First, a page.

Leptron sees advantages in 3D printing.
Leptron is a leader in remotely piloted helicopters focusing on law enforcement, military and civilian uses. Leptron’s RDASS 4 is a unique unmanned aerial vehicle (UAV) that weighs only five pounds and can be in the air in five minutes’ notice. Its four battery-powered electric motors enable it to hover at 100 feet with a half-mile line of sight. The device carries a wide range of cameras and other electronic equipment.
A typical military application for the RDASS 4is to provide an armored vehicle with the ability to see over the horizon and inspect terrain or structures that might present a danger. Computer simulation has shown that the device can increase survivability of an armored vehicle by 50%. TheRDASS 4 also has many other applications including police work.
FDM electronic housing.
FDM battery box
FDM bracket used to the legs of a UAV.
“We made approximately 200 design changes during the course of the project,” Oakely said. “They included everything from reinforcing the structure to shoring up weak areas to making aerodynamic improvements. Every single part has changed a minimum of four times. FDM gave us the flexibility to make these changes without incurring a significant time or cost penalty. It would not have been possible for a company of our size to design and build this product using conventional manufacturing methods.”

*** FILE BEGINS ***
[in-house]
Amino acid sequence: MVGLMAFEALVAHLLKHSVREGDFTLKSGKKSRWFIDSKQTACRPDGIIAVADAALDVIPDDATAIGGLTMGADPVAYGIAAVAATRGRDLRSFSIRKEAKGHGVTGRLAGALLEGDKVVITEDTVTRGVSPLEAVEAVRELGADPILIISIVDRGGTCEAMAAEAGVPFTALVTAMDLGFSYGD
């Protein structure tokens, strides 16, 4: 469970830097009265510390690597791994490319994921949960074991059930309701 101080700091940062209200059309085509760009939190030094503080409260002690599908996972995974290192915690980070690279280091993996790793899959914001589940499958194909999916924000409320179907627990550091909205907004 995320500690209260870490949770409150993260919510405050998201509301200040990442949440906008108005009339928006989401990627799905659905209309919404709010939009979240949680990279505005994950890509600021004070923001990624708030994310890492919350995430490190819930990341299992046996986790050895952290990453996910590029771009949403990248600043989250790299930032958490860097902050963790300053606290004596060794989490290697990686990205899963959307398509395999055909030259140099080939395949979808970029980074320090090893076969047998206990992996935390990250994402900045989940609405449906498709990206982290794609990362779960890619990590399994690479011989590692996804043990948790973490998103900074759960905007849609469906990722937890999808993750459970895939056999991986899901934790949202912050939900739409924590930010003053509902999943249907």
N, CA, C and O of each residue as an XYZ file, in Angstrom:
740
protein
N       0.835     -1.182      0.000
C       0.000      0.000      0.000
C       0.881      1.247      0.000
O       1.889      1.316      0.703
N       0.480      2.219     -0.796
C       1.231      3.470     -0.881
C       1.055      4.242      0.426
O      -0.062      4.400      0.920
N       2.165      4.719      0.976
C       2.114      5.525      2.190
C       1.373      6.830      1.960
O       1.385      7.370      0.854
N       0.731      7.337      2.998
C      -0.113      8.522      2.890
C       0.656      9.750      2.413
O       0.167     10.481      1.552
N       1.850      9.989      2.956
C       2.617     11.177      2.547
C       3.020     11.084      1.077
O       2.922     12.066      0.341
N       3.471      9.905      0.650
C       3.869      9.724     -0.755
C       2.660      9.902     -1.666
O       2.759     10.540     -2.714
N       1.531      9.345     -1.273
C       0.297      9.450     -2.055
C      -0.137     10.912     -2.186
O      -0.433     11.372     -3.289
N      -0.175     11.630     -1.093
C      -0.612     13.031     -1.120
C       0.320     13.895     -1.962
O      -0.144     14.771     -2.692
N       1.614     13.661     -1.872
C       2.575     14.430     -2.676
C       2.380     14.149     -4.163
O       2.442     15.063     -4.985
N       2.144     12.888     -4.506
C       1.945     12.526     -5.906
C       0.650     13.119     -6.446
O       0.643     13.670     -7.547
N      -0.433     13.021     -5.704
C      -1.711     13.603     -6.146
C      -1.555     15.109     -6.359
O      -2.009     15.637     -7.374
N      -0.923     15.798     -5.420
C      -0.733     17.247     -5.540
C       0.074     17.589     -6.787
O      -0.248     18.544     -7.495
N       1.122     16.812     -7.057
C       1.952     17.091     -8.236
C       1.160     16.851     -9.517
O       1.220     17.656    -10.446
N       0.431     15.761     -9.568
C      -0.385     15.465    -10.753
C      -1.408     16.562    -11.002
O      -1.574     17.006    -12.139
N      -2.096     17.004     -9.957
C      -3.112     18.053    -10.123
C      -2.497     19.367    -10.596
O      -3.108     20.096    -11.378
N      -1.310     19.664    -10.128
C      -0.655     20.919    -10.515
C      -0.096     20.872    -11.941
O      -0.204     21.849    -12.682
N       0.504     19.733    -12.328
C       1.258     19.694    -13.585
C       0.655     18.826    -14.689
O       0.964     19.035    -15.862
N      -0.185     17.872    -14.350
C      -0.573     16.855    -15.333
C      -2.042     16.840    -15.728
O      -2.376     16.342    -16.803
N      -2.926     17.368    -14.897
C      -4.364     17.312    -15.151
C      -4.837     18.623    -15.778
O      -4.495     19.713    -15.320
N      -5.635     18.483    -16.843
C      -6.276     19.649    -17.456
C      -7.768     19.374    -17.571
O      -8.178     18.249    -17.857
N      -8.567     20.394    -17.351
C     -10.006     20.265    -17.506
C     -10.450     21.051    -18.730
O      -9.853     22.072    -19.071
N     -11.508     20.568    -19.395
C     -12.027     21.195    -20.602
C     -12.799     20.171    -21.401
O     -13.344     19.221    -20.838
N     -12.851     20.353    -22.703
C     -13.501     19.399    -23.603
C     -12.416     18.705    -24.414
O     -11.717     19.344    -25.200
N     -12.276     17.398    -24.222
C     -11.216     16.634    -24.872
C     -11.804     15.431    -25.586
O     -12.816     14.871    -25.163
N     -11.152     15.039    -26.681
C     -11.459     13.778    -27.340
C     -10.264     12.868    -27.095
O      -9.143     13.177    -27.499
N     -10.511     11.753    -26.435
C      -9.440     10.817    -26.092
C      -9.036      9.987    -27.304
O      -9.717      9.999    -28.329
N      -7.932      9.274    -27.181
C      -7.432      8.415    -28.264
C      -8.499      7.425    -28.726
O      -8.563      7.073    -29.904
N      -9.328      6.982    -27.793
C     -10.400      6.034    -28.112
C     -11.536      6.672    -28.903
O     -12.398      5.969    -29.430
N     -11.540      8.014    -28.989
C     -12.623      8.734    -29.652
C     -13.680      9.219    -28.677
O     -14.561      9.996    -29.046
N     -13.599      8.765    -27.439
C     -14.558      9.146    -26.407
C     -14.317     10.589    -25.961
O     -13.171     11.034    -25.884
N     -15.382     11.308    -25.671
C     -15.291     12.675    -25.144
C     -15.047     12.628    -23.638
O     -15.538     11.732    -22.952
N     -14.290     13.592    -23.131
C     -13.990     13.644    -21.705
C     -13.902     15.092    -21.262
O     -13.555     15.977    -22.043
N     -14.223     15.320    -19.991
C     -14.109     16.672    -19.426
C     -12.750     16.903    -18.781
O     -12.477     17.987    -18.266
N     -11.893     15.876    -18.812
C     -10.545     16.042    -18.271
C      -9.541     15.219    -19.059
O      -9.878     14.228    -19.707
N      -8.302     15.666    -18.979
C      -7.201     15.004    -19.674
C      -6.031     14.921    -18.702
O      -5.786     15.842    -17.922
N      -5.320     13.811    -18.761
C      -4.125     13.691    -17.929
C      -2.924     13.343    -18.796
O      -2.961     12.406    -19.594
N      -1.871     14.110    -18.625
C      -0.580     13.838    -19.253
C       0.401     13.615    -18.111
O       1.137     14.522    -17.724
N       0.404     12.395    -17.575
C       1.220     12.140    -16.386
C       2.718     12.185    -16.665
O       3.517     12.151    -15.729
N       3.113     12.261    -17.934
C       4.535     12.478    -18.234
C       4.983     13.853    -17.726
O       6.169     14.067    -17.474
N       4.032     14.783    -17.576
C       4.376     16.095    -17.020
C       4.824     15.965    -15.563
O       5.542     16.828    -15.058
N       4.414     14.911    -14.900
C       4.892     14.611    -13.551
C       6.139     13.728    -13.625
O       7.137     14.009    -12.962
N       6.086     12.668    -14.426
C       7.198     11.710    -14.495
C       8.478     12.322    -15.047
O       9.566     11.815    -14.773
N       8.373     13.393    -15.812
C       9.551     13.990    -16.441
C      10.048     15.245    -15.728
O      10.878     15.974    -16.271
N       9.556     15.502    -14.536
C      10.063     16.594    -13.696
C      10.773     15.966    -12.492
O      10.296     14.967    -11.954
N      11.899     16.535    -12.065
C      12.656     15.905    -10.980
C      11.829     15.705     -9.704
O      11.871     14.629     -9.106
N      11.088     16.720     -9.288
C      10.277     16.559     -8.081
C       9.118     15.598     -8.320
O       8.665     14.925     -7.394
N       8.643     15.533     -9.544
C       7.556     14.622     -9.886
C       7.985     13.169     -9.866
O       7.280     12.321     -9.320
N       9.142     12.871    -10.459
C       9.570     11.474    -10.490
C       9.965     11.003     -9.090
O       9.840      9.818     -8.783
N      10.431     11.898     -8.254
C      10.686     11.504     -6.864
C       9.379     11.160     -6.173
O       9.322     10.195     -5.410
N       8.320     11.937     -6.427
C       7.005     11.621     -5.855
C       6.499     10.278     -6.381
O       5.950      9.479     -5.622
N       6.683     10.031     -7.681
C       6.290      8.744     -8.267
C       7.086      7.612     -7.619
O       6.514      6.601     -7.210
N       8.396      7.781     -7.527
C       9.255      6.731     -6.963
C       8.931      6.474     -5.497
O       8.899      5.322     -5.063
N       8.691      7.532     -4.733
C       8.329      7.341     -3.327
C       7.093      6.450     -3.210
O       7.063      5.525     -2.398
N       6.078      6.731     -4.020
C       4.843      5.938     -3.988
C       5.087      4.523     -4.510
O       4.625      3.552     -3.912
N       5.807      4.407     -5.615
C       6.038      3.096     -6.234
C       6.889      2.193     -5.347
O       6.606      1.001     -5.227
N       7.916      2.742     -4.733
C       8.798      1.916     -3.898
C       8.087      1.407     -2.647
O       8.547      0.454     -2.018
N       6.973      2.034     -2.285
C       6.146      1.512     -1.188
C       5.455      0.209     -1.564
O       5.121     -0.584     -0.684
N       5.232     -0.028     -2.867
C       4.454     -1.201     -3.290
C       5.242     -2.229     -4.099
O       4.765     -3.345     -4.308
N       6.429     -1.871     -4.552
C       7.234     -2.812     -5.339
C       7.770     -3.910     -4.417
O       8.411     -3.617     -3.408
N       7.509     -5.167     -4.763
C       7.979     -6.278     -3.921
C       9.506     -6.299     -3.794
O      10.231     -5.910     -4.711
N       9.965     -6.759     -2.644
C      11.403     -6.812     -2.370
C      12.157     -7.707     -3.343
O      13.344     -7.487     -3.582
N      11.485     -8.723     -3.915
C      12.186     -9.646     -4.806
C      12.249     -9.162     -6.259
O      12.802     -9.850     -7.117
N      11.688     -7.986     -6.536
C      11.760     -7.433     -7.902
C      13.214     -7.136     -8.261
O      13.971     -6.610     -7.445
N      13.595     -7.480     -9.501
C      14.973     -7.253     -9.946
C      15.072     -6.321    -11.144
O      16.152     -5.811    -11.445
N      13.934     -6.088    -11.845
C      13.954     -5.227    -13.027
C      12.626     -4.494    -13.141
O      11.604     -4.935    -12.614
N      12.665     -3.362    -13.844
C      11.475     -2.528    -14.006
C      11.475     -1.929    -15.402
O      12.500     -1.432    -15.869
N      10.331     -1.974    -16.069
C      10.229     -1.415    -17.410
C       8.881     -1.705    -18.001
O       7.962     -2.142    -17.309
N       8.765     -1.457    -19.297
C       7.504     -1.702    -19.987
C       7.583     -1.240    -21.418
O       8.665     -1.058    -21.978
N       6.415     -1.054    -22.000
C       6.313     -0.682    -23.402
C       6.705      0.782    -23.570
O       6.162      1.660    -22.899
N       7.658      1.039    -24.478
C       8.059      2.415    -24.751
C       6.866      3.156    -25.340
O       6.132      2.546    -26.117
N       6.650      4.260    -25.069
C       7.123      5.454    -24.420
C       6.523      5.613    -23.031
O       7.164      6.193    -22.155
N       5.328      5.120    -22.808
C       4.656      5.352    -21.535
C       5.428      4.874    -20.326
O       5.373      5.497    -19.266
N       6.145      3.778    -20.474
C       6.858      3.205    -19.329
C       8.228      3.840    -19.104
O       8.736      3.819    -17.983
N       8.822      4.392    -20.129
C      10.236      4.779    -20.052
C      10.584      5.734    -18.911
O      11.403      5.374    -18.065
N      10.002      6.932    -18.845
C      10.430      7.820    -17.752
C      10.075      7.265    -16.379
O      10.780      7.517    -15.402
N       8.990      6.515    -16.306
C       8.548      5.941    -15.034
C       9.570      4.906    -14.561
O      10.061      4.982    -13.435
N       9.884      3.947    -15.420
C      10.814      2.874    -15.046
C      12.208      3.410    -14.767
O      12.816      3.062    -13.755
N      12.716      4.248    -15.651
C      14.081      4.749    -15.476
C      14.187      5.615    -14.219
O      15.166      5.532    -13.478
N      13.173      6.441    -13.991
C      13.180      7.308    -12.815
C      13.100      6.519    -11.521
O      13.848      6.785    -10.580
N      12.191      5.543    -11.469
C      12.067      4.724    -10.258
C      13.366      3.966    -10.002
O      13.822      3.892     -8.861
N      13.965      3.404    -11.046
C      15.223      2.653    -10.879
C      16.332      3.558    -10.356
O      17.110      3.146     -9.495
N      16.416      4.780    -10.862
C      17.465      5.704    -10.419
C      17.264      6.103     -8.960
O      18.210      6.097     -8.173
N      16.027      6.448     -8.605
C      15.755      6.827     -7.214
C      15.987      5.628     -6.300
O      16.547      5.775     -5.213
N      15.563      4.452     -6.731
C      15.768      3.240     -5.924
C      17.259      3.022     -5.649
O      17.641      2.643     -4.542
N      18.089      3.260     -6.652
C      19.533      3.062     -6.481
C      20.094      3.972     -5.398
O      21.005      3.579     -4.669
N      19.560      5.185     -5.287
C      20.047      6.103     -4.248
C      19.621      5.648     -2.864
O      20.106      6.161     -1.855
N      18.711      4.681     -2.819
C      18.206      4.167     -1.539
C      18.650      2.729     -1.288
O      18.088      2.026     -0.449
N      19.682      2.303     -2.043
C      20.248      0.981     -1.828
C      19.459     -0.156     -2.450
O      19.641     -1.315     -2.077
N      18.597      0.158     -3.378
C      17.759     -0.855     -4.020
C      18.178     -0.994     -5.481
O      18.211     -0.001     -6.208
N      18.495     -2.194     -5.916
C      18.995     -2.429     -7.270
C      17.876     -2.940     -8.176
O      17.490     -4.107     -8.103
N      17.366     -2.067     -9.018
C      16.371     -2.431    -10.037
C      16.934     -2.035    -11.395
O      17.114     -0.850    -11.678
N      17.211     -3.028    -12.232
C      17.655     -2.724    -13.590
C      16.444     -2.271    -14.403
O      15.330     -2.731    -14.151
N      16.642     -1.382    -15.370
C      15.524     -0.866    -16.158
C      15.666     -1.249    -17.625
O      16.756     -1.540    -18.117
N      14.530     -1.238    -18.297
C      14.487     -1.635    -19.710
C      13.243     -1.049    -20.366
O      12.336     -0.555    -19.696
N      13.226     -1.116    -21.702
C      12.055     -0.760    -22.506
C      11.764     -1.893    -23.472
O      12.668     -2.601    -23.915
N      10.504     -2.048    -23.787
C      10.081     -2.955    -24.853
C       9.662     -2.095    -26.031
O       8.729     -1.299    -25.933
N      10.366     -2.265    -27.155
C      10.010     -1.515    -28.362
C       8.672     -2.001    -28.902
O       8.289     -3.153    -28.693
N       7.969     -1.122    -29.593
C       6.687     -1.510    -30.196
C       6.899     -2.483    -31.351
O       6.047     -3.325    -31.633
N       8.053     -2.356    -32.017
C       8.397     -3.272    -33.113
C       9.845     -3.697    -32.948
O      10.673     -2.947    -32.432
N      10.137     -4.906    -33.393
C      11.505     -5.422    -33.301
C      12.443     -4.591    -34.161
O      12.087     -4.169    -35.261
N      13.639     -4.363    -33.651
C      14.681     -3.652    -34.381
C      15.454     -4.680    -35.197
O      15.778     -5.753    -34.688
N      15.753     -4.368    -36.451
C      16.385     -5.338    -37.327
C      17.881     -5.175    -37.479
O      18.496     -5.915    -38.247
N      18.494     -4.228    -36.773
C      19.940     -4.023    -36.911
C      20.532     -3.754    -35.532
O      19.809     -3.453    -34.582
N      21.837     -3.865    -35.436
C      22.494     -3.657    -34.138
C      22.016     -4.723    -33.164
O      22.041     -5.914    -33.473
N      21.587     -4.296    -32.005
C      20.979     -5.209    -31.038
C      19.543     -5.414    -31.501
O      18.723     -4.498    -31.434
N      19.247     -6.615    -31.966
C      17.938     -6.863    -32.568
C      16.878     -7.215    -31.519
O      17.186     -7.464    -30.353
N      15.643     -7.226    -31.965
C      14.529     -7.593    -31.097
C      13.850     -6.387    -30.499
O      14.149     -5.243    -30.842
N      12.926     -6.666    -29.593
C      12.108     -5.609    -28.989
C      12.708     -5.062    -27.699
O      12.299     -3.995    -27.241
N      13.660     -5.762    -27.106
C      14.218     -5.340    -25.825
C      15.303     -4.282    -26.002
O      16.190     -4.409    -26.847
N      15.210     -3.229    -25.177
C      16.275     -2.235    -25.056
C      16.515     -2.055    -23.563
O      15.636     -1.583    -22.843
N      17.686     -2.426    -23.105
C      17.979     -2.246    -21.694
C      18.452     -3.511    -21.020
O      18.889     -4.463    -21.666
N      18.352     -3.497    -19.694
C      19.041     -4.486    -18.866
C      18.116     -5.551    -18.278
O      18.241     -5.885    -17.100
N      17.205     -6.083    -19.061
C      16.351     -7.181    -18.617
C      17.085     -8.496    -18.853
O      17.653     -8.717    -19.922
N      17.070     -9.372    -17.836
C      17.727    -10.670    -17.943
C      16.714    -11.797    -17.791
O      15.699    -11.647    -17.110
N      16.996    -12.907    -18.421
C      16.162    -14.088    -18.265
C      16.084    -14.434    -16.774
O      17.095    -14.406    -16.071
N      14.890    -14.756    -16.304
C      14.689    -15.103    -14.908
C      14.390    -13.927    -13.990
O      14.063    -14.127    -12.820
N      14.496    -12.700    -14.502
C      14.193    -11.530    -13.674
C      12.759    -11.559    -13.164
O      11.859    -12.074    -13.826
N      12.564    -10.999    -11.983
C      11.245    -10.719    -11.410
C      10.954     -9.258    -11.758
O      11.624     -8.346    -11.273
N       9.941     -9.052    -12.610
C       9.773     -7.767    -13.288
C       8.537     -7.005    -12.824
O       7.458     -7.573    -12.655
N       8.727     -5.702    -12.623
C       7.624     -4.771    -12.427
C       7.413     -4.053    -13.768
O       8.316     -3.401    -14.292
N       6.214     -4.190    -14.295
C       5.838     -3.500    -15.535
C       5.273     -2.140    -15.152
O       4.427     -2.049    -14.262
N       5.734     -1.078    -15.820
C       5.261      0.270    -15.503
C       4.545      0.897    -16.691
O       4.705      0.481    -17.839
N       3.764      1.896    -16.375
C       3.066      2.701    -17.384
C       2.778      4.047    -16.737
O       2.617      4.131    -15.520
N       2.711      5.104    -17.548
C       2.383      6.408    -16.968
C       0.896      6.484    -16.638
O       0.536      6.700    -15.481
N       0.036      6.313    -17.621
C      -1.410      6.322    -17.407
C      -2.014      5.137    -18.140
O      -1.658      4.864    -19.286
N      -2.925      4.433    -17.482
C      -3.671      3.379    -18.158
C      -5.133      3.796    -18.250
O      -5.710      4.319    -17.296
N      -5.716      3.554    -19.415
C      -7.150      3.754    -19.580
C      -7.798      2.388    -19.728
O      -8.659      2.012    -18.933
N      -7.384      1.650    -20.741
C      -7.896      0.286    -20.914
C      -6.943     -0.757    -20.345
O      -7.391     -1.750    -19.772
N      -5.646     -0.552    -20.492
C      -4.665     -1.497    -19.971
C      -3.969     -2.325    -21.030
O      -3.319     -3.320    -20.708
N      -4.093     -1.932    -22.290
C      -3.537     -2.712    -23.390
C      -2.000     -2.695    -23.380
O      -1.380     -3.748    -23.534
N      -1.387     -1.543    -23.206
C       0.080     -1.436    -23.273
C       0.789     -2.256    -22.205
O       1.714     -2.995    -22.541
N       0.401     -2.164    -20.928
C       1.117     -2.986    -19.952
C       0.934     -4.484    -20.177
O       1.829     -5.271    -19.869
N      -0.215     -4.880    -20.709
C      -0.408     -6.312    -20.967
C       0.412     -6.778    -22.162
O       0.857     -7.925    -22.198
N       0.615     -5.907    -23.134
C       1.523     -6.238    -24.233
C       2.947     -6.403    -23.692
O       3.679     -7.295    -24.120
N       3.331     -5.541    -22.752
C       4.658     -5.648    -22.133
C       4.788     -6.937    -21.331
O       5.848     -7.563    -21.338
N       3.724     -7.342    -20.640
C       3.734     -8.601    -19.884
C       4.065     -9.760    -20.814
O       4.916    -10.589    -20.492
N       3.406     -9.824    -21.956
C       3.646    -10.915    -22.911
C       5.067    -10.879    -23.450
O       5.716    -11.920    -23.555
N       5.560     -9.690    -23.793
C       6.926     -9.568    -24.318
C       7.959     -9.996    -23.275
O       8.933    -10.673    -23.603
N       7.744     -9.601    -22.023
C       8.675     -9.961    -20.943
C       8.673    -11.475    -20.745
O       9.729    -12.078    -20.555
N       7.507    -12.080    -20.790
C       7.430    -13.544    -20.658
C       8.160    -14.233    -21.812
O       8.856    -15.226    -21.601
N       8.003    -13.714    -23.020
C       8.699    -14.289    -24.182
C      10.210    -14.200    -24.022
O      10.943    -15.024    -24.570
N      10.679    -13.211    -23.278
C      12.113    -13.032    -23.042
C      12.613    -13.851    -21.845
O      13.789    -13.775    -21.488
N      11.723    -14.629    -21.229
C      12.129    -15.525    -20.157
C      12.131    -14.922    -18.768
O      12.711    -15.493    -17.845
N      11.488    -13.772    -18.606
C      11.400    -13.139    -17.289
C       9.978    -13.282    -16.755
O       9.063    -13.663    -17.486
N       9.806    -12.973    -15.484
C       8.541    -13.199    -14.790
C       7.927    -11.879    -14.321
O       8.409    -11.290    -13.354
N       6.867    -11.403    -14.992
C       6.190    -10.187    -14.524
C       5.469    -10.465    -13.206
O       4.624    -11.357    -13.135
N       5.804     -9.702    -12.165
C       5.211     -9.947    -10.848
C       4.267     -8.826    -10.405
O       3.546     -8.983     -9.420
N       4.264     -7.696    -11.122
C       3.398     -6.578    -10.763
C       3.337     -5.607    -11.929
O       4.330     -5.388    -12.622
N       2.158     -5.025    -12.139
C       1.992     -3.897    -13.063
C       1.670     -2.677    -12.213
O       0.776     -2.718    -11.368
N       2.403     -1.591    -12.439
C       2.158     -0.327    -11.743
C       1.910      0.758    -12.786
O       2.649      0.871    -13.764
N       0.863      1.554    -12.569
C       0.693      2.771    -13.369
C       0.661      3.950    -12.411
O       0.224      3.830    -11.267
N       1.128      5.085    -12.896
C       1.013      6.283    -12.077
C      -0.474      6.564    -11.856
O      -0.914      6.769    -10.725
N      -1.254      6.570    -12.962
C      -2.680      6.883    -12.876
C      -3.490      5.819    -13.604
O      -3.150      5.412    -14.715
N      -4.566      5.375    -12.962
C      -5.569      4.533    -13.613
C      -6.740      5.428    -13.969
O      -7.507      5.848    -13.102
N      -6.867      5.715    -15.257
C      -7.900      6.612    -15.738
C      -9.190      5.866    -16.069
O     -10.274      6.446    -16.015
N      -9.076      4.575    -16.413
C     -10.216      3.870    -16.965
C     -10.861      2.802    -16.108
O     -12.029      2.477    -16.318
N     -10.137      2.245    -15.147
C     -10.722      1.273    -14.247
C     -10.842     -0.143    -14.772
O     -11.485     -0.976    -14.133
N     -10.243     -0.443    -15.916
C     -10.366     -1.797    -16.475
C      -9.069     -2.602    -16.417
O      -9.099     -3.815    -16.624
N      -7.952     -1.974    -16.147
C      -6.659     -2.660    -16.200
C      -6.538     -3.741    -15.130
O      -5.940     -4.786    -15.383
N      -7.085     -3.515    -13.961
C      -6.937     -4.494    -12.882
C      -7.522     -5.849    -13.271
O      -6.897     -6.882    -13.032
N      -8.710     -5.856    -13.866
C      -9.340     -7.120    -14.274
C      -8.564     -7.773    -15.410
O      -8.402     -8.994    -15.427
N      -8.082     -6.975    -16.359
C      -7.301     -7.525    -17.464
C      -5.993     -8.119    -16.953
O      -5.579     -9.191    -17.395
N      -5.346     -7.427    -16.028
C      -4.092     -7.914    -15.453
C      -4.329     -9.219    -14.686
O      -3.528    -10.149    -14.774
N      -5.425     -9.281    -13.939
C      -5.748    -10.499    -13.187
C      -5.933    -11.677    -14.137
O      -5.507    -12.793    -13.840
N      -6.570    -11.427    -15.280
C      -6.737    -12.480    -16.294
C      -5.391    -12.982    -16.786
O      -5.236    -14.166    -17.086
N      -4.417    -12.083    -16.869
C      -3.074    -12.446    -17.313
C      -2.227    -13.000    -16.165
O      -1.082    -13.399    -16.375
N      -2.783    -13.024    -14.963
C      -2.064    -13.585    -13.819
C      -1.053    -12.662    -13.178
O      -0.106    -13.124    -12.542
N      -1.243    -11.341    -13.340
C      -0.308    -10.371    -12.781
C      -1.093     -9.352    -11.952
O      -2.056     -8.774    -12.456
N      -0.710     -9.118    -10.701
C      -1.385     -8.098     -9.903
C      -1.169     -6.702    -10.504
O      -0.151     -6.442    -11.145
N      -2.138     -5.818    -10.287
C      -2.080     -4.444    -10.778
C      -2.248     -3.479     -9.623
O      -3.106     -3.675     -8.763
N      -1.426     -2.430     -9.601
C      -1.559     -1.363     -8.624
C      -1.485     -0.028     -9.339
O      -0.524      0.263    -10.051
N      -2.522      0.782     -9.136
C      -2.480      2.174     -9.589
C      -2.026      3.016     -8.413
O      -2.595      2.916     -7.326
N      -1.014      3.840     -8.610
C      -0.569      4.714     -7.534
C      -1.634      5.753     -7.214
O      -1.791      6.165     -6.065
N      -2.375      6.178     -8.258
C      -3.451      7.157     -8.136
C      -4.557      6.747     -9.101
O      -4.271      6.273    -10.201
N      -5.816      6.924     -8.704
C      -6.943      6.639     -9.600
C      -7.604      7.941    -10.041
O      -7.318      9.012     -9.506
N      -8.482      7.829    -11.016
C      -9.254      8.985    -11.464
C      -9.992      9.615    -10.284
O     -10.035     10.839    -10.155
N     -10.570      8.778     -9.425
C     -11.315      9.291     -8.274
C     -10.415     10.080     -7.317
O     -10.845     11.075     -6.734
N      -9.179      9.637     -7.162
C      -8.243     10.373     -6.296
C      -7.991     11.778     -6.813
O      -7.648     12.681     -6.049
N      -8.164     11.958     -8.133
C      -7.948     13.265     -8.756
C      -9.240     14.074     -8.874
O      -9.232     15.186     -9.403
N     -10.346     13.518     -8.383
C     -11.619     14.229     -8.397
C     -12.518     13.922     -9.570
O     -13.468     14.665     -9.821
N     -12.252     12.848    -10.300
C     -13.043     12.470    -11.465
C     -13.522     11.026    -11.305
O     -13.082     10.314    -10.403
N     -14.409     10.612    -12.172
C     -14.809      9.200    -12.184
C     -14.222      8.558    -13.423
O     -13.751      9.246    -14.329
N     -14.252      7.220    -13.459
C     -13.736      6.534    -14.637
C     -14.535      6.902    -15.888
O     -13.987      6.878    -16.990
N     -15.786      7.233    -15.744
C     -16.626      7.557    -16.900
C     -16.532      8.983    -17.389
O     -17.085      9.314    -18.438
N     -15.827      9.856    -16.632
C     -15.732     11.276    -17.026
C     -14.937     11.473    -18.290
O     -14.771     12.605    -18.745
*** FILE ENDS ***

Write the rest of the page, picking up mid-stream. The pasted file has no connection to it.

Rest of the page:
The RDASS 4 fits into a compact case for easy transport and fast deployment.
The fuselage of the RDASS 4 is constructed ina series of nested sections called layers that fit together similar to Russian dolls. The company has developed multiple designs for each layer for specific civilian and military applications. Each layer can be easily interchanged with the others to be tailored specifically to the needs of a particular application without substantial additional cost or delivery time.
When designing the RDASS 4, Leptron engineers faced the challenge of developing eight variations of complex fuselage components in a short period of time to beat potential competitors to market. The plastic components that form the shell for the layers must withstand functional and crash tests where the RDASS 4 is flown into the ground. The craft must demonstrate the ability to be easily repaired and flown again after the crash. A minority of parts have mechanical requirements that cannot be met by plastic so they are made of metal.